Saturday, May 28, 2016

Practicing Skills, Strategies & Processes

The Marzano Center has published a series called Essentials for Achieving Rigor. Kelly Harmon, Robert J. Marzano, Kathy Marx and Ria A. Schmidt collaborated to write Practicing Skills, Strategies, & Processes: Classroom Techniques to Help Students Develop Proficiency. The book is arranged so that each chapter discusses one technique. Every chapter includes a chart with implementation guidelines, elementary and secondary examples drawn primarily from ELA and math classrooms, common errors in implementation, and scaffolding and extension ideas.

In the resource room we tend to do lots of practice so I thought this book might have some insights into the skill. They identify two categories of practice with a couple of techniques to each. Guided Practice involves working with the teacher and contains close monitoring, worked examples and frequent structured practice. Independent Practice includes fluency, varied practice and practice before tests.

Close monitoring as a separate technique is interesting. Back in my early days of teaching we talked about monitor and adjust instruction. This has an element of that idea. The authors recommend that initial attempts be supervised carefully. It also includes the idea that practice, especially when initially learning a skill needs to be correct. When we practice something incorrectly, we are learning it badly and it takes more work to correct misunderstandings or unteach information or processes than to teach it originally. One central component then is to not assign independent practice until the student is successful under guided practice. This is contrary to many homework assignments I have seen children work with. One source I saw indicated that if a student cannot complete an assignment with 85% accuracy, it should not be homework. We should not expect parents to teach the material or the student to have to look up how to complete the task. This is asking for trouble. Further, if we assign independent practice too early in the learning cycle, we risk students not learning the material at all.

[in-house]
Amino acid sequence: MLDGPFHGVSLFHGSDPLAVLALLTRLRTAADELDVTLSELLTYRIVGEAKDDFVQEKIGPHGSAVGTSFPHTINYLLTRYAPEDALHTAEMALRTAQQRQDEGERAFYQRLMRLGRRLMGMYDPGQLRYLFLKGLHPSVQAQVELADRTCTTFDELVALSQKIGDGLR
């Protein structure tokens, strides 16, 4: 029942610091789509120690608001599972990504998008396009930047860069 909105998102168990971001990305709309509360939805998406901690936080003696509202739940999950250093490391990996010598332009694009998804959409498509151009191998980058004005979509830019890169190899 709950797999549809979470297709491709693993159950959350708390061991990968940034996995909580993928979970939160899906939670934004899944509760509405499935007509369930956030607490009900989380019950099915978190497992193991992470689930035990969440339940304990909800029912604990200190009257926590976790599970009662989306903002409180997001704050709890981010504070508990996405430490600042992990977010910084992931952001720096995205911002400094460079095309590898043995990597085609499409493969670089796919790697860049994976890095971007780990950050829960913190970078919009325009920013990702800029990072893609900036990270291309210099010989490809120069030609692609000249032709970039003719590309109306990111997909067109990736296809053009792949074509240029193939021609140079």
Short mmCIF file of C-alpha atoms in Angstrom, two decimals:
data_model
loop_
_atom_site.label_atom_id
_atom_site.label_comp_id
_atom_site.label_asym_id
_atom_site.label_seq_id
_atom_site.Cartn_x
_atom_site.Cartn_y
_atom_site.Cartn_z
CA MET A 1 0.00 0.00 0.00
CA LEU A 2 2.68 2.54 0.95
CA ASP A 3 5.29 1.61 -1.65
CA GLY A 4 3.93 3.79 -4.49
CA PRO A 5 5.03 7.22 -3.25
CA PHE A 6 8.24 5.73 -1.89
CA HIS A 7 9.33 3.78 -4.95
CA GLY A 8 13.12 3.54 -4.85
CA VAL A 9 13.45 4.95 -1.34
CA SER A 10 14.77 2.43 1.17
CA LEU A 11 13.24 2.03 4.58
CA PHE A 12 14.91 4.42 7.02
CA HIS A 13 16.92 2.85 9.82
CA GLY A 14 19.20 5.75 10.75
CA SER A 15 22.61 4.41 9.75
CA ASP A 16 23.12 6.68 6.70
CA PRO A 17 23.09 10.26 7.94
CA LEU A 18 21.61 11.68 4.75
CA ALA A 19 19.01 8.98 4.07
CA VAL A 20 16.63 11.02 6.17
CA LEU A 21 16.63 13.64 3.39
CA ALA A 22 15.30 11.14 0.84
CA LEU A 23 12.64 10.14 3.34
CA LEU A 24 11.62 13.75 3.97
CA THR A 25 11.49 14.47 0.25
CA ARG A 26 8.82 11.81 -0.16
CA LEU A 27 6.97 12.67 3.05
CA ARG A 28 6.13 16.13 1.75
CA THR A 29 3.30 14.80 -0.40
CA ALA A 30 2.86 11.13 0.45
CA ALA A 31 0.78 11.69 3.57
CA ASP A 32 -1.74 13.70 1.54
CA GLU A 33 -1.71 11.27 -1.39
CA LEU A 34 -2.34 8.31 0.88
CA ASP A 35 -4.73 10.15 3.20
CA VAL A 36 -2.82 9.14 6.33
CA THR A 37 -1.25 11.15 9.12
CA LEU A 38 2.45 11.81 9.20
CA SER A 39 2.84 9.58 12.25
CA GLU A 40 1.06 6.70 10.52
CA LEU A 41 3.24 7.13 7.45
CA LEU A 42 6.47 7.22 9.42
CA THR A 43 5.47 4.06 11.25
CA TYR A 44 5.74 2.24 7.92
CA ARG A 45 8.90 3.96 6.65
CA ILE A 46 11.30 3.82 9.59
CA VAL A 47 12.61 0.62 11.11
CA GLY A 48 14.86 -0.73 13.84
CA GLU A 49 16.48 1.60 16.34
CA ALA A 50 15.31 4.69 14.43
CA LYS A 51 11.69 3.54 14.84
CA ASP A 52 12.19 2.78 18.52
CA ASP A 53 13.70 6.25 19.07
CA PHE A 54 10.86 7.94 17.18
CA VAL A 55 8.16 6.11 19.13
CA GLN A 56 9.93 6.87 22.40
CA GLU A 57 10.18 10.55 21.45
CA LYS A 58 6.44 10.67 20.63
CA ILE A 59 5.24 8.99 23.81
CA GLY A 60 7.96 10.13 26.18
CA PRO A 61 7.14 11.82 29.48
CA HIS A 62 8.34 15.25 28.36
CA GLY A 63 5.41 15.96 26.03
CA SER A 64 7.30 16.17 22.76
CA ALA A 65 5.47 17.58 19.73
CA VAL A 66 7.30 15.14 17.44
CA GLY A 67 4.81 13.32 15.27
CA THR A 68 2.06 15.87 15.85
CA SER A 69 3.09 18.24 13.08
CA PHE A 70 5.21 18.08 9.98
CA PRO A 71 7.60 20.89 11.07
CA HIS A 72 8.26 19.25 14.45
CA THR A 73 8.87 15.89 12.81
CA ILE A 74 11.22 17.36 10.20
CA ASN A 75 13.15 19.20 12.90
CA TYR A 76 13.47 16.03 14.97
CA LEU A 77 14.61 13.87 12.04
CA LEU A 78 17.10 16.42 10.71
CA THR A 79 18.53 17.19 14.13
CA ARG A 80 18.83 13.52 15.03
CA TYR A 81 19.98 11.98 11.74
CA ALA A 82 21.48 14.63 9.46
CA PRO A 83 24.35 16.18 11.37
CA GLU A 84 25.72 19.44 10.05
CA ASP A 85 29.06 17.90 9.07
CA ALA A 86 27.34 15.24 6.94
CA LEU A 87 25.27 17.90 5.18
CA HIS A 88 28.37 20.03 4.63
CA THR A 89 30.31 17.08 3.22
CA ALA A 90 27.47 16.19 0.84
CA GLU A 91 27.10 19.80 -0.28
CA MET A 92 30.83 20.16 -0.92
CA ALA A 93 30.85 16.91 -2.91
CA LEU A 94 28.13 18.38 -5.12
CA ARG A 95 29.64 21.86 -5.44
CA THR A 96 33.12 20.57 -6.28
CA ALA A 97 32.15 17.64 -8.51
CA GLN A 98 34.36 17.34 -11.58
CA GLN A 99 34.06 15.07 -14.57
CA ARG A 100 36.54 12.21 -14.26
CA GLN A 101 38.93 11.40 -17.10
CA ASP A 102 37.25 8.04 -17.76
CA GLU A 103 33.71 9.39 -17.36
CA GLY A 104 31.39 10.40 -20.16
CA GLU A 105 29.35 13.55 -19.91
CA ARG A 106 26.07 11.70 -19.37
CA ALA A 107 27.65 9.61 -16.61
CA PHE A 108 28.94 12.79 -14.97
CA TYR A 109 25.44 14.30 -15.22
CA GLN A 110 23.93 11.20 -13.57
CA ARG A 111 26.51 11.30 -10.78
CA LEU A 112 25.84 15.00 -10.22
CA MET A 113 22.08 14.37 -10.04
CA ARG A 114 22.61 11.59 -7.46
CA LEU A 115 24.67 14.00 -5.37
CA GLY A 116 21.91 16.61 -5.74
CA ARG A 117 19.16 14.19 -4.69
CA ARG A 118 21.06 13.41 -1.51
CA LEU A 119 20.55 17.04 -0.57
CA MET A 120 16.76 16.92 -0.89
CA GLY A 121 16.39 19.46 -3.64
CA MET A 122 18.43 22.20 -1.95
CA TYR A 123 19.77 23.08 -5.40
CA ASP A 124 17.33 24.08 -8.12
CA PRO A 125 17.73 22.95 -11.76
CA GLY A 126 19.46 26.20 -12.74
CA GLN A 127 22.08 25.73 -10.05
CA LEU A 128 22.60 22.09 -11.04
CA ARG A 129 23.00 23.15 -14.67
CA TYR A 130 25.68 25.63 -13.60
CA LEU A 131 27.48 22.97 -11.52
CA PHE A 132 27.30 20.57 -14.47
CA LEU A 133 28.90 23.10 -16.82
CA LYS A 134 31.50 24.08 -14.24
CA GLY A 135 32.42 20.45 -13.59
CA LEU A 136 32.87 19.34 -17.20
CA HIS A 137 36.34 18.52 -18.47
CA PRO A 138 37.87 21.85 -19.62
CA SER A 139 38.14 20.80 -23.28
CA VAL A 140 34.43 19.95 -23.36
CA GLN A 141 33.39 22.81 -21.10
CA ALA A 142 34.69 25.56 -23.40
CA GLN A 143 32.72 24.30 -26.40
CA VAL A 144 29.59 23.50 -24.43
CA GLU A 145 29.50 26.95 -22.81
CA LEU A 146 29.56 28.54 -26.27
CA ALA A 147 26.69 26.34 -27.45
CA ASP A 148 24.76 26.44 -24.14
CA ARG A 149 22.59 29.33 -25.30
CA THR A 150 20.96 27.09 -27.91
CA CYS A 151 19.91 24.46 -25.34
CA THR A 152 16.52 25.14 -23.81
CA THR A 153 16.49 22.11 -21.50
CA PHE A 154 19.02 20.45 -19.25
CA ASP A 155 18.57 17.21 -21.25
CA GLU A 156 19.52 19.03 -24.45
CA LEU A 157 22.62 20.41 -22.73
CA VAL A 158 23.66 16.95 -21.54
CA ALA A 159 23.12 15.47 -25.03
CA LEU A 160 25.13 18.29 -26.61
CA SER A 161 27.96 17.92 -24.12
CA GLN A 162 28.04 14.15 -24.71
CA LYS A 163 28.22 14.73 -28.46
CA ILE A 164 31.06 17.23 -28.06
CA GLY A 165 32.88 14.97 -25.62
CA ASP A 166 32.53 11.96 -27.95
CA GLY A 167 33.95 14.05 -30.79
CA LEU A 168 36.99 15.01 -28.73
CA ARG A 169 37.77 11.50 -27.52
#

The chapter on frequent structured practice had a gem in it for me. On page 49 they suggest that practice at this stage be every 24 hours or less after the initial learning. This does not mean send the kids home with an assignment and expect them to complete it on their own. This means the next day practice it again under supervision. Daily practice of new skills is important. We know this with reading. That is why primary teachers ask students to read every night at home. It provides the practice with early reading skills that are essential for learning to read. One thing that the authors did not address was how to accommodate this idea in an alternate day style schedule common to many secondary environments. If research says that structured practice needs to occur within 24 hours, these schedule types eliminate the possibility of such and occurrence.  As students grow comfortable with the skill, the practice becomes spaced with longer intervals.

Fluency was another interesting chapter. They define fluency as having two separate strands- automatic processing, such as reading and math facts, and controlled processing, such as writing a research paper. They authors strongly suggest students learn multiplication facts to automaticity. In the world of special education we sometimes suggest that students do not need to do this- they have calculators. Unfortunately, if we want our students to conquer algebra, they do really need to have mastered multiplication facts. Without this automatic knowledge, they are slowed to a crawl, forgetting what they are doing mid problem and finding the topic exceedingly challenging. One key feature of fluency is that students need to have learned the discrete skills prior to focusing on speed. If reading fluency is focused on speed rather than comprehension, students become word callers. If students do not understand how to write all the elements of a paragraph (topic sentence, details, conclusions and transitions), they should not be asked to do so for homework.

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